Ten-year-old Star (Shvorne Marks) and her Mama (Joy Elias Rivan) are living in foster care waiting to be granted refugee status by the Home Office. They are just one case among thousands of asylum seekers who have arrived in Glasgow after escaping their countries, due to conflict or for political reasons. While they are waiting –not for Godot, but for an official paper to finally arrive—Star creates a poetic world of her own imagination, inhabited by Dog Man, played here by Scottish theatre stalwart, Billy Mack.
Dog Man is an ambivalent character, though. At times he can be mild and gentle, but at others he is irritating and even frightening. While watching the play, I was reminded of my own imaginary friend from early childhood, El Chango -The Monkey. At night my friend would reappear, suddenly transformed into a dangerous enemy, leaving me with a feeling of abandonment. This sensation, I now realize, was all the more intense because I didn’t know what to expect from him, how to please him or avoid him getting angry. So, maybe, when we suffer abandonment, it’s often accompanied by a sense of not knowing the right codes. There is a fundamental riddle that refuses to be solved.
This sensation runs through the entire play and is magnified towards the end. It travels from Star’s imagination into the reality of the asylum system, which, as represented in the play, seems arbitrary: it can favour immigrants and grant them permission to stay, but can also deny it without any apparent reason. Social worker Sarah Jane (brilliantly portrayed by Pauline Knowles), represents this inscrutable system. She is committed to helping Mama and her young daughter but is incapable of supplying the grant they desperately need. Mama herself is unable to communicate in English with Sarah Jane, thus herself becoming an abandoned child at the mercy of strange forces. Her situation is even worse than Star’s in some ways, as she at least knows the language and can serve as an interpreter.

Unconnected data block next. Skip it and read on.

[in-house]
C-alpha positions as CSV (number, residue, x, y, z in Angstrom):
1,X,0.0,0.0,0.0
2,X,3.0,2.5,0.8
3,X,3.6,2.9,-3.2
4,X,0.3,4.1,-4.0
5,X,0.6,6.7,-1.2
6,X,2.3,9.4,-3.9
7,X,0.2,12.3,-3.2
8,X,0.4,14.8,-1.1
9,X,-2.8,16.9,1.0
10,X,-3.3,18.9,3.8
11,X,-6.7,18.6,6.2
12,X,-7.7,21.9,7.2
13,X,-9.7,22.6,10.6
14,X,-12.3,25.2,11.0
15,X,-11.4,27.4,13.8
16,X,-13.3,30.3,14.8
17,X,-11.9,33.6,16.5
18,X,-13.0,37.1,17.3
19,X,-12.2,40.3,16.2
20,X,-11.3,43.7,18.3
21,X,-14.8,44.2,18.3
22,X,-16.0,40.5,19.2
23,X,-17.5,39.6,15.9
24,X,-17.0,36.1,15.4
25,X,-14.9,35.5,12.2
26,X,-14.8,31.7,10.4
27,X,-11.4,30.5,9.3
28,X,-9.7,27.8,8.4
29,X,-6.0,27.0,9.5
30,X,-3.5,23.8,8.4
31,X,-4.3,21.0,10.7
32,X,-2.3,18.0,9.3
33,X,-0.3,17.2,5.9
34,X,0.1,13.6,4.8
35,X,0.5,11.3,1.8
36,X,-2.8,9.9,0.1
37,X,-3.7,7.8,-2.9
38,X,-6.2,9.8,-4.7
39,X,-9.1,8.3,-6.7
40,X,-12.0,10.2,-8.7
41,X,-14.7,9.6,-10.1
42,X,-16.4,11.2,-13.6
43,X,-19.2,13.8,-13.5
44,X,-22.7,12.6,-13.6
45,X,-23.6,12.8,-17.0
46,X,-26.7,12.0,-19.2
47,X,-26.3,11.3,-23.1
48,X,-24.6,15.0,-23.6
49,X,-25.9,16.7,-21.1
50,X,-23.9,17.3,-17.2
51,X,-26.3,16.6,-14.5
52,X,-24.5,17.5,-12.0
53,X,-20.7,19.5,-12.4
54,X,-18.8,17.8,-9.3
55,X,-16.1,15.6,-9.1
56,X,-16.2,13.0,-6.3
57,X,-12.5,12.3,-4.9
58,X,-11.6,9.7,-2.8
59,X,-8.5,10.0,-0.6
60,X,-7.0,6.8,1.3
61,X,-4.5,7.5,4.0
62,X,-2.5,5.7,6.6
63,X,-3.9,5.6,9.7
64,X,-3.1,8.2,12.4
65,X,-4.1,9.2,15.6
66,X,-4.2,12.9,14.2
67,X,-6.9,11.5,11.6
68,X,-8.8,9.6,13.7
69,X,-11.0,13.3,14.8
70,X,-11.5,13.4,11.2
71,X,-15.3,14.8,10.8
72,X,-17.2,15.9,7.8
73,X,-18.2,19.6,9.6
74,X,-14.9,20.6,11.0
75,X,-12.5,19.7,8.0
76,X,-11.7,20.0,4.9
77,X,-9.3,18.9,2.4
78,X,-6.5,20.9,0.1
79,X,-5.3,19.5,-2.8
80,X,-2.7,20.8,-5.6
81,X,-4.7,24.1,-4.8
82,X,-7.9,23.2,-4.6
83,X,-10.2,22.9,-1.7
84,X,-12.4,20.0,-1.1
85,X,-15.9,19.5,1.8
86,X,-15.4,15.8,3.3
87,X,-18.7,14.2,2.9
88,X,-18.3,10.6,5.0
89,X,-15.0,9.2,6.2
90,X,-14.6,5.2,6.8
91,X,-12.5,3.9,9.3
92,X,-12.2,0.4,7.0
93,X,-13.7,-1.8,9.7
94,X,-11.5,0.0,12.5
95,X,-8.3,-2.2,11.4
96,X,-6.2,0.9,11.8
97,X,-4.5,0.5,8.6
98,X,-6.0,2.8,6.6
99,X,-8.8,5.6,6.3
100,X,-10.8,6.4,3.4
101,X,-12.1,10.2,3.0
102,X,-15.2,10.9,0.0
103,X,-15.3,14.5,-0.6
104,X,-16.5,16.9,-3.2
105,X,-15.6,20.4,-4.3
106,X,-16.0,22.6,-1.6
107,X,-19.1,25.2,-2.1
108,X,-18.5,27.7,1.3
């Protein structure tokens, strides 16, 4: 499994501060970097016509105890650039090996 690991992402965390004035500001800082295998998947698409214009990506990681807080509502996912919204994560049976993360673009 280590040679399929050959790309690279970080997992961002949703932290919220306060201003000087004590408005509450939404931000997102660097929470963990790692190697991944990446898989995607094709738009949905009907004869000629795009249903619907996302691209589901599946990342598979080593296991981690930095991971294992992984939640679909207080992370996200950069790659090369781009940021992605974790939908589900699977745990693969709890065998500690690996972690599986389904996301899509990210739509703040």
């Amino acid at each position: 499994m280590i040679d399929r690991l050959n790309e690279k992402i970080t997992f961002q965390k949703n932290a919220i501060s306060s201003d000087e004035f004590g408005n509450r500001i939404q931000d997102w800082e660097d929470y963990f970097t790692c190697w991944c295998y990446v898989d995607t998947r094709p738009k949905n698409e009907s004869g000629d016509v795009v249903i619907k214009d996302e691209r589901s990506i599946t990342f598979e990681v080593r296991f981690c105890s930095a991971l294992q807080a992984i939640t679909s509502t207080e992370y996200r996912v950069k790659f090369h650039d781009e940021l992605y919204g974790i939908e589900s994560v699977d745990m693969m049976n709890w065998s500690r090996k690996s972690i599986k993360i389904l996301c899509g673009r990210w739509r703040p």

Playwright A J Taudevin has created a politically engaged play with sparks of comedy in its fantasy backdrop. At times the production risks falling into a kind of crude and one-sided realism, especially at the end, but Catrin Evans’s direction creates just the right balance. The stage design is fairly simple, consisting of very few elements. The single bed and chest of drawers in Star’s bedroom evoke the intimate atmosphere of the photographic work of Robin Taudevin, the playwright’s late brother. (The play was inspired by Robin’s work with immigrants in Scotland.)
Some Other Mother was produced in association with The Tron, Scottish Refugee Council and supported by Stellar Quines and On at Life. It was programmed at the heart of Refugee Week Scotland and is touring in different theatres in Scotland in June 2013. The play is a demonstration of how new playwrights and companies are striving to portray a new social climate in Scotland, where immigrants from all around the world are bringing with themselves new issues which demand to be recognized and represented.